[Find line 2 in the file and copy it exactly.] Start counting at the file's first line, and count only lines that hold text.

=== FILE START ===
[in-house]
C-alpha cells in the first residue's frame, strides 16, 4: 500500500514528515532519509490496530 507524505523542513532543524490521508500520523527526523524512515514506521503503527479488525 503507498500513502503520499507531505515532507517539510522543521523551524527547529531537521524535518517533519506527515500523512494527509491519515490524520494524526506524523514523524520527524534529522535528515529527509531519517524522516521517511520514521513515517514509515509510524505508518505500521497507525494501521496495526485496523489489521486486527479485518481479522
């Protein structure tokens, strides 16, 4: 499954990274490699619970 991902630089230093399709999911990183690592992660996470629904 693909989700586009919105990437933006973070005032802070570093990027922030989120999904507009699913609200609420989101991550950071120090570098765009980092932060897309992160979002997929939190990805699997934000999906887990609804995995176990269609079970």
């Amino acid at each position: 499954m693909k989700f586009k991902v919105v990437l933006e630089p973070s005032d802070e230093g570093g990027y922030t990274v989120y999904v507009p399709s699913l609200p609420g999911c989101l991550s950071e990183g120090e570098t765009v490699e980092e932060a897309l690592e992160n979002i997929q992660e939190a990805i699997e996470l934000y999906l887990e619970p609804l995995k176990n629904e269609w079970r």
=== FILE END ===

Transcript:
C-alpha cells in the first residue's frame, strides 16, 4: 500500500514528515532519509490496530 507524505523542513532543524490521508500520523527526523524512515514506521503503527479488525 503507498500513502503520499507531505515532507517539510522543521523551524527547529531537521524535518517533519506527515500523512494527509491519515490524520494524526506524523514523524520527524534529522535528515529527509531519517524522516521517511520514521513515517514509515509510524505508518505500521497507525494501521496495526485496523489489521486486527479485518481479522